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Great strike rate at State wine show
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60% of the 2005 vintage Shiraz judged at the Victorian Wines Show were award winners.
The Chairman of Judges international wine consultant Ian McKenzie was most enthusiastic about the wine show and in particular the Shiraz classes proclaiming them “very, very good, they were the stand out wines in the show”
The Shiraz class is the biggest in the Victorian Wines Show and the entries demonstrate the wide range of wine styles made from grapes grown statewide from all manner of clones and methods.
Continuing success with the Shiraz variety, it was pleasing to see two Gold Medals in the Australian Sparkling Red class both made from Shiraz. This is especially enjoyable for the chairman as in another life he made many of the best examples when he made wine at Great Western.
Ian McKenzie was enthused by the 2007 Riesling class explaining that they were very good over the entries and there was also a 2006 Riesling he described as ‘a cracker’ he cant wait to see where it is from.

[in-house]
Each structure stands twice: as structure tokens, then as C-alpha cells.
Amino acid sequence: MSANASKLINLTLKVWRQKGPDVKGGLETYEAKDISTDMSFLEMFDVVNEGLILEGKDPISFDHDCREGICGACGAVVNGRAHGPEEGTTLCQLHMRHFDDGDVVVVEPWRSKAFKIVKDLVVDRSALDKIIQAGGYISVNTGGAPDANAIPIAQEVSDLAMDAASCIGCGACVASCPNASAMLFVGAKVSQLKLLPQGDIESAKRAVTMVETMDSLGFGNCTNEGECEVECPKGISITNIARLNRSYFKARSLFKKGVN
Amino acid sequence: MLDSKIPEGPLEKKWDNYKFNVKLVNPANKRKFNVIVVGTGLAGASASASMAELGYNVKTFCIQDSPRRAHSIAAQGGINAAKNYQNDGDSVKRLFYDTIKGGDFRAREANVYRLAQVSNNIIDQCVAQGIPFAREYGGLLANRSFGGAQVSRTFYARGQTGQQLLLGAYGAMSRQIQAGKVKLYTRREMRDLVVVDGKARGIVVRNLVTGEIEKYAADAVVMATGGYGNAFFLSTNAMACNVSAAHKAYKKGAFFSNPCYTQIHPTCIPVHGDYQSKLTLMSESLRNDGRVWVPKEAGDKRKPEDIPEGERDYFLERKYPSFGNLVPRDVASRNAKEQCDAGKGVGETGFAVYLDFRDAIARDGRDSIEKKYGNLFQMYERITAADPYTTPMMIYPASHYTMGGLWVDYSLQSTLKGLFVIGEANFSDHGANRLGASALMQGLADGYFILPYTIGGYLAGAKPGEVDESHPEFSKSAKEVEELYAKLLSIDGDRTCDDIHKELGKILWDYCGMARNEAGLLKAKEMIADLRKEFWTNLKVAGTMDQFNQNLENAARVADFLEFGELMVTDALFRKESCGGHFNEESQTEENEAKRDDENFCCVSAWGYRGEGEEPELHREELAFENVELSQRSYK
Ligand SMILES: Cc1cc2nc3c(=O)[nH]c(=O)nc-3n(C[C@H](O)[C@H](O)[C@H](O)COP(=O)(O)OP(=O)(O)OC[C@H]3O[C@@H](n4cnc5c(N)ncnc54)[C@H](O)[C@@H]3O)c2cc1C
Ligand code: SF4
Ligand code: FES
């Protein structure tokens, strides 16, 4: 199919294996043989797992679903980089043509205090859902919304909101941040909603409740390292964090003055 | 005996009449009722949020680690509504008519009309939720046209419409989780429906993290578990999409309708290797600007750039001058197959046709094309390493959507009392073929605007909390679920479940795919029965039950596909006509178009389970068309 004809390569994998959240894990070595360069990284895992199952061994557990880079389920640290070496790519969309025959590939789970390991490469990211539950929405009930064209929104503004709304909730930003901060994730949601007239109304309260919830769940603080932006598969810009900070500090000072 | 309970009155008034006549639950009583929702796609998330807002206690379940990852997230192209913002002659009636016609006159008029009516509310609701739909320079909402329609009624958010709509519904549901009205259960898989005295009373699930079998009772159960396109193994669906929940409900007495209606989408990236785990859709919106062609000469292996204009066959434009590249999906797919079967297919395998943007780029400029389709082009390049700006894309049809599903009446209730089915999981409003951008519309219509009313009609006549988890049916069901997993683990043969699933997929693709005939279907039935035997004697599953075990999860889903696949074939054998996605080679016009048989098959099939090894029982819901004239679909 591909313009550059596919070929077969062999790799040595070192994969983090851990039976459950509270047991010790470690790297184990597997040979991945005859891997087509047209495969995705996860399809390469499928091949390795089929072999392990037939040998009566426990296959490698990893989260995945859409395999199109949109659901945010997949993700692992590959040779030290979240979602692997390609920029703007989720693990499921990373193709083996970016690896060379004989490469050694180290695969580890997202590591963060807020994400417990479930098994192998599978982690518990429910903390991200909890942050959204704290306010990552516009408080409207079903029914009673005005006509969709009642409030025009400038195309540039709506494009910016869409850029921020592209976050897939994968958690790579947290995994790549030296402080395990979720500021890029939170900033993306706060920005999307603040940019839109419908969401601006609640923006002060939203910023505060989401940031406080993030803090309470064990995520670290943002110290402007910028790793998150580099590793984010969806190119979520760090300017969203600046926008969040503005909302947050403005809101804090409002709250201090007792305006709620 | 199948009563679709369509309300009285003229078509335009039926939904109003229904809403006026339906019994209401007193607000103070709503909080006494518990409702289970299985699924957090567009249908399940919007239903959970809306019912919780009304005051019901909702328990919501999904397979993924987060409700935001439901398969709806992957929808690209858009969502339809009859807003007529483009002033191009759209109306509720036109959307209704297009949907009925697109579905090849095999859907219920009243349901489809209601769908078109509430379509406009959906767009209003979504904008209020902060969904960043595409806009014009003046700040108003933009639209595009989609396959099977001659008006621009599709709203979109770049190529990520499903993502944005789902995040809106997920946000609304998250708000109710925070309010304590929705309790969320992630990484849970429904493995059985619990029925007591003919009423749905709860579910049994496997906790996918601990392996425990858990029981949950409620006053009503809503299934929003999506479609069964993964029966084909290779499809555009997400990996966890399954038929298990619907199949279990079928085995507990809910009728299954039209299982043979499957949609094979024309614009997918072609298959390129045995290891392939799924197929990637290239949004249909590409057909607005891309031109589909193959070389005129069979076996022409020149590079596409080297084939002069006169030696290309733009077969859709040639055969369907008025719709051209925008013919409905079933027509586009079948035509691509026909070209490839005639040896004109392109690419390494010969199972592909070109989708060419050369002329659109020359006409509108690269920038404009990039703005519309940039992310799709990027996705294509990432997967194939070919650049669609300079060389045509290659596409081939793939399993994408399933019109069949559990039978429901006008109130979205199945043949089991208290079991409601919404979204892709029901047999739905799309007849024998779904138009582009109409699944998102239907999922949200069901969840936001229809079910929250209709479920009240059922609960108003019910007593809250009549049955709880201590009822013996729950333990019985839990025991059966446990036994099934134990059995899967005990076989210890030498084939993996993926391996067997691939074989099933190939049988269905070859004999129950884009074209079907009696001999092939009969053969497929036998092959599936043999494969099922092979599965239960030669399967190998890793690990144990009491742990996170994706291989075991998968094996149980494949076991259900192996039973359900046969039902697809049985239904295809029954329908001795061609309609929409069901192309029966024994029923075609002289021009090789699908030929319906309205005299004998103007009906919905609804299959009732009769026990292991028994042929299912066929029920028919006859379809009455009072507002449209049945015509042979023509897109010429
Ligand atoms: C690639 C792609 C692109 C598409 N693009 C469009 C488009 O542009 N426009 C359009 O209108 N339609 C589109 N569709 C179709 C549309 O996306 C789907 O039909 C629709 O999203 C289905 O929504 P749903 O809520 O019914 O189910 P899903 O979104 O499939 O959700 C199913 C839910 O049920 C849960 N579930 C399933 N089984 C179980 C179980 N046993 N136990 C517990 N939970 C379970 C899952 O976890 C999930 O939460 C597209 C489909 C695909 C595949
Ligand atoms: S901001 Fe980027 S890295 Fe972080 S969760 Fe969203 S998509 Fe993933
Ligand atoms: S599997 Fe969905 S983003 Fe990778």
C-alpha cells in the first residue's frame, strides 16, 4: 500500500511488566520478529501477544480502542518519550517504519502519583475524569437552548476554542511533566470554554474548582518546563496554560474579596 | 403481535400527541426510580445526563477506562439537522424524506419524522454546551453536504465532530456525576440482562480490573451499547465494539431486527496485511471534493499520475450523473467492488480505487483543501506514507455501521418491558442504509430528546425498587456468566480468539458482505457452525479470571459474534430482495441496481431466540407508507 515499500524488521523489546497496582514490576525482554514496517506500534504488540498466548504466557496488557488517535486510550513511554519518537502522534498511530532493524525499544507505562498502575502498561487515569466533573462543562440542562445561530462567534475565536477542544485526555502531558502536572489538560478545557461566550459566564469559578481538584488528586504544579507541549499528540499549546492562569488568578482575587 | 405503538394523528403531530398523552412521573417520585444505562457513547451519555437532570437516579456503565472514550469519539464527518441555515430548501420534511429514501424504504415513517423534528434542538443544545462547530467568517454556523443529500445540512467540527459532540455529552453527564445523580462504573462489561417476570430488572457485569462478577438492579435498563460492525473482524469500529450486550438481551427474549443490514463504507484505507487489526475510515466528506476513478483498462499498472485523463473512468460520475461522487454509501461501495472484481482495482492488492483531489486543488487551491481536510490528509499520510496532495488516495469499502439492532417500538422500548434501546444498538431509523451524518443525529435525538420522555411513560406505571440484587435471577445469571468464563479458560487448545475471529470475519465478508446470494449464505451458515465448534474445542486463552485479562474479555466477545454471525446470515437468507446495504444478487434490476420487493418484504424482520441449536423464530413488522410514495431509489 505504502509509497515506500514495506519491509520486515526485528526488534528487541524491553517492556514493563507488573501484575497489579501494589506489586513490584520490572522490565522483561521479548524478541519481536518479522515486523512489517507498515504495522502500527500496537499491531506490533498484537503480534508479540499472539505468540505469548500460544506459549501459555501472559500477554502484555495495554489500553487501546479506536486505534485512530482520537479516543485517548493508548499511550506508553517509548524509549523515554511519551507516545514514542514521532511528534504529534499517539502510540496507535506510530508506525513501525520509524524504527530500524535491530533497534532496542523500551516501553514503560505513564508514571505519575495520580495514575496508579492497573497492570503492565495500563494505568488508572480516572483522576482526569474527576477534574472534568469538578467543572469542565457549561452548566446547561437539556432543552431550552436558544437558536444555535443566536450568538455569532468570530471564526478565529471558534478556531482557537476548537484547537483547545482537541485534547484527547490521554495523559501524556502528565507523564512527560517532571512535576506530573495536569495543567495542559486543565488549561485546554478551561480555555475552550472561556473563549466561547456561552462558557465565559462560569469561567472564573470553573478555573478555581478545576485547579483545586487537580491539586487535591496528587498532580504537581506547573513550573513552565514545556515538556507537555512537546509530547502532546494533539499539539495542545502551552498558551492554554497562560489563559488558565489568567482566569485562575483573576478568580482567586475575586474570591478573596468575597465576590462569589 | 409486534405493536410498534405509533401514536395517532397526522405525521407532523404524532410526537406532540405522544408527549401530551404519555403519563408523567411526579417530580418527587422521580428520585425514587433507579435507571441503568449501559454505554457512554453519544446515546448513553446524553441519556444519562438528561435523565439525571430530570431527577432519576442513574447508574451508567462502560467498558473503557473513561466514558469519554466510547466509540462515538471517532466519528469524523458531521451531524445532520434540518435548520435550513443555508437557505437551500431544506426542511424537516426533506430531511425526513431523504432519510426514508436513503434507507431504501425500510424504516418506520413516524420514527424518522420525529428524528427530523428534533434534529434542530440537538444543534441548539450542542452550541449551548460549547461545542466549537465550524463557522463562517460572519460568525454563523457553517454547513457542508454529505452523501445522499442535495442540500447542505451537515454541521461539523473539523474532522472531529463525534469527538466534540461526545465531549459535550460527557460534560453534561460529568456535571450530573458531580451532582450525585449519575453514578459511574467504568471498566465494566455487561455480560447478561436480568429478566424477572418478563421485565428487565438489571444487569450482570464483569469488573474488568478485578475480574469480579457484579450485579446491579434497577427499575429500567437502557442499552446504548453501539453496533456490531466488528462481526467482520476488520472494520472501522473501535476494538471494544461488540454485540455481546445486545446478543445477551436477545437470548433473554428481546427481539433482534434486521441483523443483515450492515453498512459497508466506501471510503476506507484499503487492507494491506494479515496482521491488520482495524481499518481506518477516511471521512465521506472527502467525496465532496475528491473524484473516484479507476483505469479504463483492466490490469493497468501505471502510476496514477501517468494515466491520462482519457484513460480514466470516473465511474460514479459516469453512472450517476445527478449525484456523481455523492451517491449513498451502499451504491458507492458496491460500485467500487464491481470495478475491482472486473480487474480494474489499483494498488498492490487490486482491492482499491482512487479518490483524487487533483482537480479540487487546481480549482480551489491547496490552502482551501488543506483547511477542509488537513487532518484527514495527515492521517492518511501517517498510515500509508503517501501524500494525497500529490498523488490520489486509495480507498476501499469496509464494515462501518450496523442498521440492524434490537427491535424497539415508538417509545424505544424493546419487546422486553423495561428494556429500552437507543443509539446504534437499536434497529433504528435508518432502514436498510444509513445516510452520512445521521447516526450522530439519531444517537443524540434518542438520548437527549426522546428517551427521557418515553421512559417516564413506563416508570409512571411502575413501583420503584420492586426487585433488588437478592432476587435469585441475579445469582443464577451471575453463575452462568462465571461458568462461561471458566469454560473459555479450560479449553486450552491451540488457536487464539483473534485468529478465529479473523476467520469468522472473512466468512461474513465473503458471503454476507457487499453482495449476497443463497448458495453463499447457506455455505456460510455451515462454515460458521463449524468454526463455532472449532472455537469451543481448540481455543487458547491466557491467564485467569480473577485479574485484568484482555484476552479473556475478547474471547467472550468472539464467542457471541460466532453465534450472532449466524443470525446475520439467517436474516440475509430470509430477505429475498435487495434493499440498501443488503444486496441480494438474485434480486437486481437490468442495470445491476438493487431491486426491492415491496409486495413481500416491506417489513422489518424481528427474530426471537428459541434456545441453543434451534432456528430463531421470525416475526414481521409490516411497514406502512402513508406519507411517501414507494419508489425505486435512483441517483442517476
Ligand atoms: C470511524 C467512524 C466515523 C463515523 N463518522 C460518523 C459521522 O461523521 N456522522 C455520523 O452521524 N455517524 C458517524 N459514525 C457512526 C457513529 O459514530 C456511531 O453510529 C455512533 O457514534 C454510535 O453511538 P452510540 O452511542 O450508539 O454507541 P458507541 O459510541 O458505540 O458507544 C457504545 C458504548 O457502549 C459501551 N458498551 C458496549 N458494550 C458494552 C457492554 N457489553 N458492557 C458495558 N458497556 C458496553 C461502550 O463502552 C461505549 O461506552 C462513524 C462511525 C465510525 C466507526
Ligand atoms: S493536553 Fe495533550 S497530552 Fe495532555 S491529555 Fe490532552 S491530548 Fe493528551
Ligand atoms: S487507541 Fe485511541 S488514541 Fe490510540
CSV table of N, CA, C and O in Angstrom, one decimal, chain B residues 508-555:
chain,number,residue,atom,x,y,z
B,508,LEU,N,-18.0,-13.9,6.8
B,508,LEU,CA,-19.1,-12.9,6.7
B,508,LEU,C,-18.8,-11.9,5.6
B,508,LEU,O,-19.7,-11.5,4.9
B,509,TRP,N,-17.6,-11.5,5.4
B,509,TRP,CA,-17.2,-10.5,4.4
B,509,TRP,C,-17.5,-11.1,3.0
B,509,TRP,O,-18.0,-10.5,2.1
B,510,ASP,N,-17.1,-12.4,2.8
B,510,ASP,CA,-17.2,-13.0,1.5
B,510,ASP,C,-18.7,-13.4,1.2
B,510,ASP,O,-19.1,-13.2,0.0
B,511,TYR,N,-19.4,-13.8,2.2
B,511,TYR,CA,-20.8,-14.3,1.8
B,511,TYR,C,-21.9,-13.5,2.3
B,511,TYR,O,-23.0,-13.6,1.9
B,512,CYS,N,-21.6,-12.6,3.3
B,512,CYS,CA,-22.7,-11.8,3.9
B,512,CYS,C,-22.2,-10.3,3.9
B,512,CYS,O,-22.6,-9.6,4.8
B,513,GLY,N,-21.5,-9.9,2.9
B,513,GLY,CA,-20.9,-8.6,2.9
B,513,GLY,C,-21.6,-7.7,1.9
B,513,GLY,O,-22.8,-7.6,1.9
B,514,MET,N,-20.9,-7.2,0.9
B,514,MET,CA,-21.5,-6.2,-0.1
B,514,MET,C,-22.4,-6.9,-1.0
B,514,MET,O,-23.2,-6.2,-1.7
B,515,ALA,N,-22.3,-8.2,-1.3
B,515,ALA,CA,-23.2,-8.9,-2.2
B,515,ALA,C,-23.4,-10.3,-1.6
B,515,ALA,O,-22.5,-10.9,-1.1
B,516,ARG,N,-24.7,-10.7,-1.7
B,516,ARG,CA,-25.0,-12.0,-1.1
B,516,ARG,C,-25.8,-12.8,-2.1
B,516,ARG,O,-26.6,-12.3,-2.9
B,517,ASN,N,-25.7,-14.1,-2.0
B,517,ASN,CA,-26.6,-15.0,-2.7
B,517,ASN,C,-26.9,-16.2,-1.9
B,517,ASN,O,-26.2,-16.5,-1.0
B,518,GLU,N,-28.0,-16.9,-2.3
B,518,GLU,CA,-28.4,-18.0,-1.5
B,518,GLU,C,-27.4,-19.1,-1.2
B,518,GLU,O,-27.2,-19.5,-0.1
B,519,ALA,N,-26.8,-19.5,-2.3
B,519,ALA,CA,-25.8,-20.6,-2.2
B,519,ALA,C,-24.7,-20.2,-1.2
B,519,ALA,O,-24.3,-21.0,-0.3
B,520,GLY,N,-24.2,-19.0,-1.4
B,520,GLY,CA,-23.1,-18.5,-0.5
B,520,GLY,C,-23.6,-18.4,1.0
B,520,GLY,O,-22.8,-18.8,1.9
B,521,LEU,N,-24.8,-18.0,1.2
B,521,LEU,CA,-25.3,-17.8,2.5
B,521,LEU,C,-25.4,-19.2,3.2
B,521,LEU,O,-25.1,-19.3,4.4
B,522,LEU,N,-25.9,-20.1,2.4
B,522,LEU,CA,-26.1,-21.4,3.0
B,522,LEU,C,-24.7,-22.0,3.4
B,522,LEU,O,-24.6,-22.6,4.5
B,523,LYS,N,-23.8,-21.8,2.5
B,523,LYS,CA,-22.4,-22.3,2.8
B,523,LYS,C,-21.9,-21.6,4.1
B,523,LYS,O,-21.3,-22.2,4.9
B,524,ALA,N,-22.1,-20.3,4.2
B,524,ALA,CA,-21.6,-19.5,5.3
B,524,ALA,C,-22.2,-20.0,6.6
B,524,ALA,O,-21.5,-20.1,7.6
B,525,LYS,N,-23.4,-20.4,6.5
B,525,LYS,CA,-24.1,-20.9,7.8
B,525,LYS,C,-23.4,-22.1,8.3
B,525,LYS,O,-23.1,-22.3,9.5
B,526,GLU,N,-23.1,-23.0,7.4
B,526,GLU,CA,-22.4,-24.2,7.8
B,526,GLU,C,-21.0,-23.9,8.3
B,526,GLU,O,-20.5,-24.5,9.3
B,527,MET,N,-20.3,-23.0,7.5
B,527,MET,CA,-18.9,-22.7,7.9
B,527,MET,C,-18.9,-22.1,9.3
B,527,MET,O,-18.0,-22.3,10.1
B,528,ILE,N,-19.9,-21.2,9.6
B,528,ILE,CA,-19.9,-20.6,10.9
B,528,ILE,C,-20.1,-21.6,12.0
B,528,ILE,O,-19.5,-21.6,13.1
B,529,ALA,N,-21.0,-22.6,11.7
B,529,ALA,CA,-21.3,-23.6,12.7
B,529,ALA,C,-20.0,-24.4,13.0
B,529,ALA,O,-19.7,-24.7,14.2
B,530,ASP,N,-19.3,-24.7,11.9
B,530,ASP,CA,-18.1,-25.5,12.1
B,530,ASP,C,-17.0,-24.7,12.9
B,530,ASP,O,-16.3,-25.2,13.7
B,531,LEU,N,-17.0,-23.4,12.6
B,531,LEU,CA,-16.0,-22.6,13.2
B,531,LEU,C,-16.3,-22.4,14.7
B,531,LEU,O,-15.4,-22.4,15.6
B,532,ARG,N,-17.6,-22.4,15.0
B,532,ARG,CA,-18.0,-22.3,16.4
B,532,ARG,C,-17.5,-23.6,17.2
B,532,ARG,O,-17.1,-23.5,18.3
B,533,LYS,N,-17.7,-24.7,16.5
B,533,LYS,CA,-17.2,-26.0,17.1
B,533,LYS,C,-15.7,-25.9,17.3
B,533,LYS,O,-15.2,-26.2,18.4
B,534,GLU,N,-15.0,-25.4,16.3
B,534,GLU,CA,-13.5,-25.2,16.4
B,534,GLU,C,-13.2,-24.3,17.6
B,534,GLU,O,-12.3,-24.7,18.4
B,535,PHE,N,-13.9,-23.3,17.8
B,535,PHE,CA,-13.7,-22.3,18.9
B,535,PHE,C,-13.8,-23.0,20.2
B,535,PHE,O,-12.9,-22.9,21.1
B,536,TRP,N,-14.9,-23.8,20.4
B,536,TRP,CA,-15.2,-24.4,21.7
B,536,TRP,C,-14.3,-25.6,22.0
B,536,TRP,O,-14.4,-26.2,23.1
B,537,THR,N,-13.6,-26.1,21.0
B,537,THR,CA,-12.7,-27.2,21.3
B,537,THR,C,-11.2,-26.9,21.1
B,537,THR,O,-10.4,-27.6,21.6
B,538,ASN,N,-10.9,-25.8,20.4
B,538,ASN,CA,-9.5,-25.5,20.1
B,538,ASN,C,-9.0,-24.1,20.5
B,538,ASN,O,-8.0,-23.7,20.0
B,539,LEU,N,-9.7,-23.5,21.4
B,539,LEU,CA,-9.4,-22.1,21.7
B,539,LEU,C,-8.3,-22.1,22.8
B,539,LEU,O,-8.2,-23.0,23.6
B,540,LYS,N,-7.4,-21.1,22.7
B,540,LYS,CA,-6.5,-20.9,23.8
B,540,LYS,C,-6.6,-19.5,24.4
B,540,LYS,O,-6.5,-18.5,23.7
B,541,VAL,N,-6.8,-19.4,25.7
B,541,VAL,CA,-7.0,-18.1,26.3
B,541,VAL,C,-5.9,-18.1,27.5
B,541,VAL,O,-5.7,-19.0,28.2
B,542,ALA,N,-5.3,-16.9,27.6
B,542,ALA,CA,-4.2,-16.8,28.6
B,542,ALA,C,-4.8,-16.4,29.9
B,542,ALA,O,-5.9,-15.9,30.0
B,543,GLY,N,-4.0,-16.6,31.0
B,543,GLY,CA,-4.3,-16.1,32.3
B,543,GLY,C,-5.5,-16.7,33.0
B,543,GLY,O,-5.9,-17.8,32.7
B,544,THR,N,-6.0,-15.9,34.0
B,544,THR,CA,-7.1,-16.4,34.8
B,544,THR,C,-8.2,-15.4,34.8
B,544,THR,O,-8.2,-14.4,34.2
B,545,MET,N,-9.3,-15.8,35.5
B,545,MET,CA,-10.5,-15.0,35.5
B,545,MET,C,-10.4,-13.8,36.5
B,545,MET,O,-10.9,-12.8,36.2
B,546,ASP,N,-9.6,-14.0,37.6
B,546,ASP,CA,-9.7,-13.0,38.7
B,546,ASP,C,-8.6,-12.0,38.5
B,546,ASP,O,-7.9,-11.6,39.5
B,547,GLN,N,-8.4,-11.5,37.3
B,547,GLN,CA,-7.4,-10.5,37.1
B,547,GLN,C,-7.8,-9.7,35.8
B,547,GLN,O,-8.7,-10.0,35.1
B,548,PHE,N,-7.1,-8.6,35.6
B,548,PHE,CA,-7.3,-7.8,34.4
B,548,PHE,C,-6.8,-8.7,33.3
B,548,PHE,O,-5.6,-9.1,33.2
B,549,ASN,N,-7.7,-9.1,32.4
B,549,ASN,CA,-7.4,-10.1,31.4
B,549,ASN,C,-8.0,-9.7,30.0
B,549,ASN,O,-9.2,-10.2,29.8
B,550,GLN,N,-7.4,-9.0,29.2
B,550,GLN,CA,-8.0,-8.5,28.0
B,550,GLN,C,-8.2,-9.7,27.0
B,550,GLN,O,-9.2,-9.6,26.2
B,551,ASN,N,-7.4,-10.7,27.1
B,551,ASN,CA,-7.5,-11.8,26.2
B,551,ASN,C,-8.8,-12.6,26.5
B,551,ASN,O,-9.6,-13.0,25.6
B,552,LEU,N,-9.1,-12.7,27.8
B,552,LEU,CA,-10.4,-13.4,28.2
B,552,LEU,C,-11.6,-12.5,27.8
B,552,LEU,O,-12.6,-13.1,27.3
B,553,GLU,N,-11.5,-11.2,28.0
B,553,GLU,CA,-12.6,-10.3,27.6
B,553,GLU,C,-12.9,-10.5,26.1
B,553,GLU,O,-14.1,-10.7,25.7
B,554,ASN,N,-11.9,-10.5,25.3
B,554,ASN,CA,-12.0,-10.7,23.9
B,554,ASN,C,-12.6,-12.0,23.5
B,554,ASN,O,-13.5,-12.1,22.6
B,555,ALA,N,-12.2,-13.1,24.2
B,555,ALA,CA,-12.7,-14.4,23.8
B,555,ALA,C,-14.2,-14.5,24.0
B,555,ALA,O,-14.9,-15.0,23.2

A strong class of Pinot Noir from 2005 and 2006 vintages were revealed as ‘a lovely strong class, the styles varied from delicate to bold’. The 2005 Pinot Noir’s received three Gold Medals and the 2006 four Gold Medals.
The Cabernet Sauvignon’s revealed two gold medal level wines; both were 2006 vintage and as yet are not in bottle and by the wine shows rules all award wines must be bottled before the show. However they both received the highest assessment. It looks good for these wines in next years show.
Shiraz struck gold again in the vintage port class winning two Gold Medals, many top Vintage Ports are made from exotic varieties yet in Australia Shiraz can create the top wines. Ian McKenzie said that ‘one of the Vintage Ports was so fine and Portuguese in style it could be drunk now but will also last for years’.
Entries were down this year owing to the continuing drought and the frost attacks over the state, this has not only affected the current vintage but will in some areas have a knock-on effect to 2008 when damaged secondary buds will not produce. This is particularly gutting as many of the areas damaged normally produce premium grapes that make some of Australia’s most highly prized wines.
A new generation of wine show judges were on the floor this year. All but one judge has completed the Len Evans Tutorial and are Scholars of this new initiative to refresh the wine show judging system. The Len Evans Tutorial is seven years old and has produced 84 scholars.